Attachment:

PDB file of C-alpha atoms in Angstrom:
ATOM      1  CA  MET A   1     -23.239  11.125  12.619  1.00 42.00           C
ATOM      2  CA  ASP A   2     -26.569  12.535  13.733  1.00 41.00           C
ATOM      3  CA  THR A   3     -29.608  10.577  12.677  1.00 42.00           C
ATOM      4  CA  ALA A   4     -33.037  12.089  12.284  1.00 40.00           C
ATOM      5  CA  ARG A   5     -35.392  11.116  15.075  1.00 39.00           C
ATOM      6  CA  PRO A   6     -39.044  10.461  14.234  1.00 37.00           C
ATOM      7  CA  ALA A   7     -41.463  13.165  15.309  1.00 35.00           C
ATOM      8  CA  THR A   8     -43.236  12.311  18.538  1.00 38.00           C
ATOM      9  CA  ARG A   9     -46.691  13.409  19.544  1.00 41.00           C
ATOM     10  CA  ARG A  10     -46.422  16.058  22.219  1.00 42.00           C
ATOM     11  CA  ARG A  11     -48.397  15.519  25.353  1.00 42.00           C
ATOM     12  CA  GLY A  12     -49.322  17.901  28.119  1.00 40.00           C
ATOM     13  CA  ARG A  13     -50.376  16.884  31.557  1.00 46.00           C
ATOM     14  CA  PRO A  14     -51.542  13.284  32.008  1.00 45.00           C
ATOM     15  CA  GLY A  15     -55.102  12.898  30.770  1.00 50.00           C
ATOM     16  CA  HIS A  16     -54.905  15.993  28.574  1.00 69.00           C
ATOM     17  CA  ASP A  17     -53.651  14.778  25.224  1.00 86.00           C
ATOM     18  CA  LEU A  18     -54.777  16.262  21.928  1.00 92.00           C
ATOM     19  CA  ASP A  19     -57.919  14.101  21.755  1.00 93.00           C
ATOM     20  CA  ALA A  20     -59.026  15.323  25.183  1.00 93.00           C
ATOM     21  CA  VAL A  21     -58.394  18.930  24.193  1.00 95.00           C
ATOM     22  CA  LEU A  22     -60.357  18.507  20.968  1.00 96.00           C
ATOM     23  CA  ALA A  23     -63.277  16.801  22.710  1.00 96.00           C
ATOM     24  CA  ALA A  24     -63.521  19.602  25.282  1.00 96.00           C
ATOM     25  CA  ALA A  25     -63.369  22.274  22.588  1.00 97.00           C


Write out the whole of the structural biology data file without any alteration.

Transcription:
PDB file of C-alpha atoms in Angstrom:
ATOM      1  CA  MET A   1     -23.239  11.125  12.619  1.00 42.00           C
ATOM      2  CA  ASP A   2     -26.569  12.535  13.733  1.00 41.00           C
ATOM      3  CA  THR A   3     -29.608  10.577  12.677  1.00 42.00           C
ATOM      4  CA  ALA A   4     -33.037  12.089  12.284  1.00 40.00           C
ATOM      5  CA  ARG A   5     -35.392  11.116  15.075  1.00 39.00           C
ATOM      6  CA  PRO A   6     -39.044  10.461  14.234  1.00 37.00           C
ATOM      7  CA  ALA A   7     -41.463  13.165  15.309  1.00 35.00           C
ATOM      8  CA  THR A   8     -43.236  12.311  18.538  1.00 38.00           C
ATOM      9  CA  ARG A   9     -46.691  13.409  19.544  1.00 41.00           C
ATOM     10  CA  ARG A  10     -46.422  16.058  22.219  1.00 42.00           C
ATOM     11  CA  ARG A  11     -48.397  15.519  25.353  1.00 42.00           C
ATOM     12  CA  GLY A  12     -49.322  17.901  28.119  1.00 40.00           C
ATOM     13  CA  ARG A  13     -50.376  16.884  31.557  1.00 46.00           C
ATOM     14  CA  PRO A  14     -51.542  13.284  32.008  1.00 45.00           C
ATOM     15  CA  GLY A  15     -55.102  12.898  30.770  1.00 50.00           C
ATOM     16  CA  HIS A  16     -54.905  15.993  28.574  1.00 69.00           C
ATOM     17  CA  ASP A  17     -53.651  14.778  25.224  1.00 86.00           C
ATOM     18  CA  LEU A  18     -54.777  16.262  21.928  1.00 92.00           C
ATOM     19  CA  ASP A  19     -57.919  14.101  21.755  1.00 93.00           C
ATOM     20  CA  ALA A  20     -59.026  15.323  25.183  1.00 93.00           C
ATOM     21  CA  VAL A  21     -58.394  18.930  24.193  1.00 95.00           C
ATOM     22  CA  LEU A  22     -60.357  18.507  20.968  1.00 96.00           C
ATOM     23  CA  ALA A  23     -63.277  16.801  22.710  1.00 96.00           C
ATOM     24  CA  ALA A  24     -63.521  19.602  25.282  1.00 96.00           C
ATOM     25  CA  ALA A  25     -63.369  22.274  22.588  1.00 97.00           C